We've never been to the long-time Island affair and we were excited, the gorgeous blue skies, perfect temperatures and outdoor venue at Islandwood certainly helped!
I, for one, was unclear on the mochi making process. Like so many great foods it starts over an open fire — the firebox on the bottom, hot water in the tubs and the rice steaming in boxes over the boiling water.
From the fire the rice is dropped into a large granite bowl — rumor has it no one knows the age of Bainbridge's. The consistency of the rice at this point in the process doesn't look much different from a nearly done risotto.
To finish it off, out come the mallets and the pounding begins. There are a couple different methods, done in progression, for removing the moisture from the rice. First, some simple kneading with a couple of mallets, carefully orchestrated — unless of course a volunteer from the crowd is helping and keeps hitting the other guy in the head with the mallet handle. Then, in our case, three work in unison, swinging away.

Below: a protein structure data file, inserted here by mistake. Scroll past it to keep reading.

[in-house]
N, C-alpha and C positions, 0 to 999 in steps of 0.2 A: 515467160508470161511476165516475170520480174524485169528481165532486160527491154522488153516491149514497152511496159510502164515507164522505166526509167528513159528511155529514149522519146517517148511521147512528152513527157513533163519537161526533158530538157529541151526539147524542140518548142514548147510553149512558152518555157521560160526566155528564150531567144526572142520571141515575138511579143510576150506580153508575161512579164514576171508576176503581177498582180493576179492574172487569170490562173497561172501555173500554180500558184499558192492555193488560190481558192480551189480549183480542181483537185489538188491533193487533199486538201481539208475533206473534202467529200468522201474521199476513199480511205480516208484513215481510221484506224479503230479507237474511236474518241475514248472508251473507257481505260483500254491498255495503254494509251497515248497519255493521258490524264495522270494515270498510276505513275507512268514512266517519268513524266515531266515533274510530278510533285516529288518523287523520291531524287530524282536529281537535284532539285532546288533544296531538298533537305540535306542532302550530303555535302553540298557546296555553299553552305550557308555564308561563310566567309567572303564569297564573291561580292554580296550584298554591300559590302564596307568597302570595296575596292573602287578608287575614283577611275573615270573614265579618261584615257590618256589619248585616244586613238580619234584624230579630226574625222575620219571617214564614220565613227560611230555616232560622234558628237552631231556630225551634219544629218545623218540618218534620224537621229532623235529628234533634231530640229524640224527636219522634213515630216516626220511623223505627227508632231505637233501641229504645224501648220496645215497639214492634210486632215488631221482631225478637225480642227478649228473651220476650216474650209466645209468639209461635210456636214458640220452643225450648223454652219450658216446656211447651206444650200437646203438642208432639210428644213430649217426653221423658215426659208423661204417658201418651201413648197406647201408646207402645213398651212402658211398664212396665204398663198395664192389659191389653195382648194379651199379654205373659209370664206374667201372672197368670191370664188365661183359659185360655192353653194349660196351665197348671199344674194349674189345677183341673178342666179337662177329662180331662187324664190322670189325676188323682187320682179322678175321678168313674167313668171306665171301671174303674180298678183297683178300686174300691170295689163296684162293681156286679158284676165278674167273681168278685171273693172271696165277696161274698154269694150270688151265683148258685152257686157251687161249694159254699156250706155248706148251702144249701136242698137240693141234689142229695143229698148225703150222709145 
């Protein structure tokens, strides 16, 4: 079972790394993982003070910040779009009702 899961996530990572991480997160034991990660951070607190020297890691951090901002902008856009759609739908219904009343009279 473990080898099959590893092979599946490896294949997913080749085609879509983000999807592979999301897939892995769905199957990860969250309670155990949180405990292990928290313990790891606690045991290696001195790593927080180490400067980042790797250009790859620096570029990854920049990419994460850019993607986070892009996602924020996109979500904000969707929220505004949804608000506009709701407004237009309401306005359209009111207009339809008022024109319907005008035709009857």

Finally it's down to one mallet and one set of hands. The mallet strikes down, then up, the hands go in, folding the mochi as you'd knead dough, hands out, mallet hammers home again, mallet up, hands in, mallet, hands — all the while chants ring out.
The finished product is pinched off into balls, variously stuffed — I've read ice cream is a popular center. My daughter rolled out her own, stuffed in the center with red beans and sugar — yum! It's definitely my kind of sweet.
I've been hearing quite a bit of buzz about animoto but I hadn't tried it myself. For those who don't know, animoto sets a series of photos to music creating a very dynamic slideshow. I'm unleashing only my second full-length video on you, please be kind but feedback is welcomed! I bought the year-long All-Access Pass so be prepared!